UNION ALL

/*
This is where it gets tricky. In this recursive join,
we join on the ParentEmployeeKey's in CTE a with the
EmployeeKeys in this CTE, but we display the ParentEmployeeKey
of this CTE. This allows us to show the parent of the parent recursively.
Essentially we are going back up the hierarchy to display the boss of each
level in the hierarchy.*/
Select a.EmployeeKey,
b.ParentEmployeeKey,
b.Boss,
a.Employee,
b.Level
From a
inner join b
on a.ParentEmployeeKey = b.EmployeeKey
)

/*
In the final select statement, we must once again query our first CTE, a,
to gather the employee that do no report to anyone. Those employees are at
level 0.
*/
Select EmployeeKey,
ParentEmployeeKey,
Boss,
Employee,
[Level] as LevelsDownFromTop
From a
Where [Level] = 0

union all

/*
Then we query CTE b to get all the other employees along with every employee
above them in their hierarchy.
*/
Select *
From b
Order by employeekey, [Level]
```

Essentially what we are doing in our second CTE, called “b”, is we are joining on the ParentEmployeeKey’s in the first CTE, “a”, with the EmployeeKey in b. This allows us to show the parent of the parent so we can go up the hierarchy and return all the bosses in an employee’s hierarchy. Here is a screen shot of some of the results.

As you can see, the third record shows that Guy Gilbert reports to Jo Brown. One level up from Jo Brown, we see that Guy Gilbert reports to Peter Krebs, who is Jo Brown’s boss. And finally we can see that Guy also reports to Ken Sanchez, since Ken is the CEO.

# SSAS 2008 Bug: Normal Additive Measures and Semi Additive Measures in the Same Measure Group Don’t Display Properly

Devin Knight and I stumbled onto another weird SSAS bug today. We had a measure group that had two measures. The first measure was semi additive (Last Non Empty) and the second measure was a normal additive type (Sum). The additive measure would not display along side the semi additive measure, whether I browsed the cube in Excel, BIDS, SSMS, or wrote an MDX query.

Well as it turns out this is a known issue that was identified some time ago. SQL Server 2008 SP1 solves this issue: http://support.microsoft.com/kb/969099 .

So if you’re ever on site working in an environment you are unfamiliar with and you experience goofy behavior where semi additive and additive measures in the same measure group do not display properly, check the SQL Server AS version! The version to look out for is 10.0.1600.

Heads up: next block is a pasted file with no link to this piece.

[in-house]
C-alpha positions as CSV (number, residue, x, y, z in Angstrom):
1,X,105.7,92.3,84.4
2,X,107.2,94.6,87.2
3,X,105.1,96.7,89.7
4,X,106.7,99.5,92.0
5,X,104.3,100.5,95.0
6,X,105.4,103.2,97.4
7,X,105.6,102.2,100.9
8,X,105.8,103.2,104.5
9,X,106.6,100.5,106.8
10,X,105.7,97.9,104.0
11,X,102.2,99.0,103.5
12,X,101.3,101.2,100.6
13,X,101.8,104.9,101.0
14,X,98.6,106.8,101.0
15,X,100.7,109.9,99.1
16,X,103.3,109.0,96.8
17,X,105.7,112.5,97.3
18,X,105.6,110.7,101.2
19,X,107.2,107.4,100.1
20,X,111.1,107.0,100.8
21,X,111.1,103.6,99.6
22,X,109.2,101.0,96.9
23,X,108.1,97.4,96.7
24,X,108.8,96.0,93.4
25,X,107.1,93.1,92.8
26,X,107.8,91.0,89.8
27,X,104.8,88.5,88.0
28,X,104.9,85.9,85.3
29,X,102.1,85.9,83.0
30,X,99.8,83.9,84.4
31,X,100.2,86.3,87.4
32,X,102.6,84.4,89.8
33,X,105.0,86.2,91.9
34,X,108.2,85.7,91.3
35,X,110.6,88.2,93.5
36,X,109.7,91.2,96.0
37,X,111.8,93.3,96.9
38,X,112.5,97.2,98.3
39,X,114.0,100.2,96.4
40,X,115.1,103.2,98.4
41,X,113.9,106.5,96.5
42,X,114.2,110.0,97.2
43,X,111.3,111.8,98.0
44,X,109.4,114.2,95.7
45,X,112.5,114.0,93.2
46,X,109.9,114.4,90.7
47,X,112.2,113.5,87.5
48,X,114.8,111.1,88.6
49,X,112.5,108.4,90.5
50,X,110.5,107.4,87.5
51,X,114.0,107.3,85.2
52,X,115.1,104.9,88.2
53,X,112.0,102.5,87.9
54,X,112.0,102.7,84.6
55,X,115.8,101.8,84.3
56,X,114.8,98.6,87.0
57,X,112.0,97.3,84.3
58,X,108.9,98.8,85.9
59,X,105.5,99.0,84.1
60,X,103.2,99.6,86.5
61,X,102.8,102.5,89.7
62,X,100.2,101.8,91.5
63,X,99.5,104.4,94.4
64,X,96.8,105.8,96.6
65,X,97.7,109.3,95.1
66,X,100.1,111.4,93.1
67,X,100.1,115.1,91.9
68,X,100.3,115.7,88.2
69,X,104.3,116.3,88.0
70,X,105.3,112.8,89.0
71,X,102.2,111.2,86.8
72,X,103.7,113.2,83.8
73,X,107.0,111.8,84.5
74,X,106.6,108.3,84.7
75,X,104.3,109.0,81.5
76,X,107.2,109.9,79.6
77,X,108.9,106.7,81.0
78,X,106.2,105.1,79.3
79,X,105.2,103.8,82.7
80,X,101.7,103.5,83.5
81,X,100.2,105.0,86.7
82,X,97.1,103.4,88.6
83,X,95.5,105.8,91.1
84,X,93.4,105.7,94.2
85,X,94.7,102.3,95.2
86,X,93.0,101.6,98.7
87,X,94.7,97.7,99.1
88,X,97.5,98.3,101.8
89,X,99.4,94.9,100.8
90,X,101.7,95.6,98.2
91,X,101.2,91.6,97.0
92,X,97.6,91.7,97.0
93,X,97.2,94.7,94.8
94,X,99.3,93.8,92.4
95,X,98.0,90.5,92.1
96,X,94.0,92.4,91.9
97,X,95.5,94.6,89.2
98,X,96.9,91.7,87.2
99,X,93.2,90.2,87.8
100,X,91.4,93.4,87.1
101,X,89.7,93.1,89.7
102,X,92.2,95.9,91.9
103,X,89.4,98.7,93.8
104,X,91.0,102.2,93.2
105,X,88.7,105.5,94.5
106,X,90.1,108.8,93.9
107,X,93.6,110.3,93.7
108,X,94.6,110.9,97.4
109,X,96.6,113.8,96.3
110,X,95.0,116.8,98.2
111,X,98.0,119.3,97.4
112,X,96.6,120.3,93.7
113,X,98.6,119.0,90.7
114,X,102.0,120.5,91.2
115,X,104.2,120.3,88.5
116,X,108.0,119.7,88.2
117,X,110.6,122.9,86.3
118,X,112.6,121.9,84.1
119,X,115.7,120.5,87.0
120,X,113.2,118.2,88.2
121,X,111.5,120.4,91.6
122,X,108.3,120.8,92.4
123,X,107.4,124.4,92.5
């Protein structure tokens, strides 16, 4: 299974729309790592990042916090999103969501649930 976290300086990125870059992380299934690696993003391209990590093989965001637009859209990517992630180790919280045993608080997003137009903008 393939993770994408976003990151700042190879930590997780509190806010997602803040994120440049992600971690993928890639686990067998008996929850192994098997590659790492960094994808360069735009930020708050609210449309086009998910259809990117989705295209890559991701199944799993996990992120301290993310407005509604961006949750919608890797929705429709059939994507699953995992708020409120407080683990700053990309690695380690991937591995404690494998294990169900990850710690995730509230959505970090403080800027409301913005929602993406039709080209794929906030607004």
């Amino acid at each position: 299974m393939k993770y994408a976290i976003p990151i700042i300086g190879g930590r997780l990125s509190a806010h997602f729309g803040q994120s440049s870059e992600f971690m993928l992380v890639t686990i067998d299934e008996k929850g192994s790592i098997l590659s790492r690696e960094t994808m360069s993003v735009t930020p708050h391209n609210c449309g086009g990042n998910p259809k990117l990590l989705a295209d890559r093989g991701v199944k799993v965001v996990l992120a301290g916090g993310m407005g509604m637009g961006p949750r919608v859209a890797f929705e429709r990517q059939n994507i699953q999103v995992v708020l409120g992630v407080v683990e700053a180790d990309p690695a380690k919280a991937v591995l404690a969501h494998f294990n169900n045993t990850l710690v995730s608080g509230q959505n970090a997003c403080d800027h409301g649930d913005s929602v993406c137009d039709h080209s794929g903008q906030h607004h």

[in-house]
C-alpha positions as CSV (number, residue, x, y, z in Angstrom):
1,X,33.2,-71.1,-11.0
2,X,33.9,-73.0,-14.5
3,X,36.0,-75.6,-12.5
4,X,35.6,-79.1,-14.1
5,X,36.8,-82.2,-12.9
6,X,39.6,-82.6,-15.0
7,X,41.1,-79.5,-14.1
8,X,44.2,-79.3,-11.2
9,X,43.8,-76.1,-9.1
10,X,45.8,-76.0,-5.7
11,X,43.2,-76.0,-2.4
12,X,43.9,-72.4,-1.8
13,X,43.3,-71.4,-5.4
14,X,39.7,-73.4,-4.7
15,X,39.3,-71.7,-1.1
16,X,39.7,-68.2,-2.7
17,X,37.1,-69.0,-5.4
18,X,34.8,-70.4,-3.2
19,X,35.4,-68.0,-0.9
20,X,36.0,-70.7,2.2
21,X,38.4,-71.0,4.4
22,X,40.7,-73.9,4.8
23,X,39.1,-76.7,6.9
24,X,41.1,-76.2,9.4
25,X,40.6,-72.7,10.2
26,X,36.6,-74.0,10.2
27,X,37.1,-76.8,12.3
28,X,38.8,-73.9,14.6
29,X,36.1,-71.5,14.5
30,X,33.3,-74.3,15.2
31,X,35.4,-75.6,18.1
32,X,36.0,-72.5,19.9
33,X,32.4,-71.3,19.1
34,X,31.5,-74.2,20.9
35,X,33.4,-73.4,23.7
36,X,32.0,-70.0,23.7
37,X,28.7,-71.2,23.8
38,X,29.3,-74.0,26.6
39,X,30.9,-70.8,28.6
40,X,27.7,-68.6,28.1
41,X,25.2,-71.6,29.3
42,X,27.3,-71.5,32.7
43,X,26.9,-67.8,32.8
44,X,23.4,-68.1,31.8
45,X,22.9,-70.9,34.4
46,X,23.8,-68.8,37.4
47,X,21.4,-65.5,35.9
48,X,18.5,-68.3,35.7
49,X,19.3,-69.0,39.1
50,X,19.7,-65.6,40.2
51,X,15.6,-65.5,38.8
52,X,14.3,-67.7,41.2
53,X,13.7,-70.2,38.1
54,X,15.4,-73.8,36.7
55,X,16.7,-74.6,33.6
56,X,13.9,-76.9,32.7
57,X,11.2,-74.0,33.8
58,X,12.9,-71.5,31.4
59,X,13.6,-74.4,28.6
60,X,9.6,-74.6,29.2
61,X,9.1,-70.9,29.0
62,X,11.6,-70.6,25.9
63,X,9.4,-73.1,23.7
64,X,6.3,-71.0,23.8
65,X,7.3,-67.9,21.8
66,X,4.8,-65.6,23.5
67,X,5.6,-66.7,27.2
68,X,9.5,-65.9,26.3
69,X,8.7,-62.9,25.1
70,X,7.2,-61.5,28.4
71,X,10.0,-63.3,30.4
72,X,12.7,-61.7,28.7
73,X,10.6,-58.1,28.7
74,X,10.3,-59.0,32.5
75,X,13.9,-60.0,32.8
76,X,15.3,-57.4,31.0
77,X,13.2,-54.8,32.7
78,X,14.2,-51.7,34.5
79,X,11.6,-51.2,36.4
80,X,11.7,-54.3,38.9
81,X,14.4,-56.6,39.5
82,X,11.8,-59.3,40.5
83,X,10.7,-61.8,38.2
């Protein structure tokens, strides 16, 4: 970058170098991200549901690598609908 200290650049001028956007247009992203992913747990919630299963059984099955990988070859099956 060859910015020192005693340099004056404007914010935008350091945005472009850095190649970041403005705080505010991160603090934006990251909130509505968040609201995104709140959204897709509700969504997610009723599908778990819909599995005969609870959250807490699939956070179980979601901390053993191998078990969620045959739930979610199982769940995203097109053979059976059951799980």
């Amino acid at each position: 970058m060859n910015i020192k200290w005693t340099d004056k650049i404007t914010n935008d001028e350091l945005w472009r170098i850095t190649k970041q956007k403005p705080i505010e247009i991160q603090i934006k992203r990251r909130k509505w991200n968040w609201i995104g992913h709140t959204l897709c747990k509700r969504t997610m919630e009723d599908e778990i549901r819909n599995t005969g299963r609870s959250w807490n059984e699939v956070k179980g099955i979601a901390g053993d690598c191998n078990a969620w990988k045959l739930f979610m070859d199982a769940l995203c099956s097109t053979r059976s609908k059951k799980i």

# SSAS 2008 Error when browsing cube in BIDS or SSMS: “An error 0xE0040200 occurred. No further information was provided.”

While working on an SSAS project today, I was scripting out some MDX calculations in the cube (year to date, month to date, previous year’s month to date, and previous year to date). I wrote the calculations and they looked perfect, but when I tried to browse the cube in BIDS after deploying, I received this very perplexing error:

After stumbling around for a bit and doing some research, I eventually discovered that if I clicked the “Show Empty Cells” icon (seen below),

my calculations appeared to be working correctly. Apparently this is some kind of bug in the cube browser in SSMS and BIDS. You’ll notice that if you connect to your cube from Excel and browse the cube using a Pivot Table, you are able to successfully browse the cube without any strange errors. I hope this saves someone else the 45 minutes I spent trying to figure out what in the world was going on.

# Greetings, SQL World!

As my first post on my new blog site, I figured I’d give a bit of an introduction. I’m a business intelligence consultant with the Pragmatic Works crew in Jacksonville, Florida. Lately I’ve been creating BI solutions utilizing SSRS, SSIS, SSAS, and SharePoint. My experience stretches through a variety of industries such as health care, manufacturing, transportation, retail, and insurance, just to name a few.

My primary purpose for this blog is to discuss SQL and BI related topics and to interact with the professional SQL community. I look forward to making new friends, learning lots of new things, and sharing my experiences!

You can find me writing here on my blog, consulting with any of the many clients of Pragmatic Works, or tweeting @SQLDusty.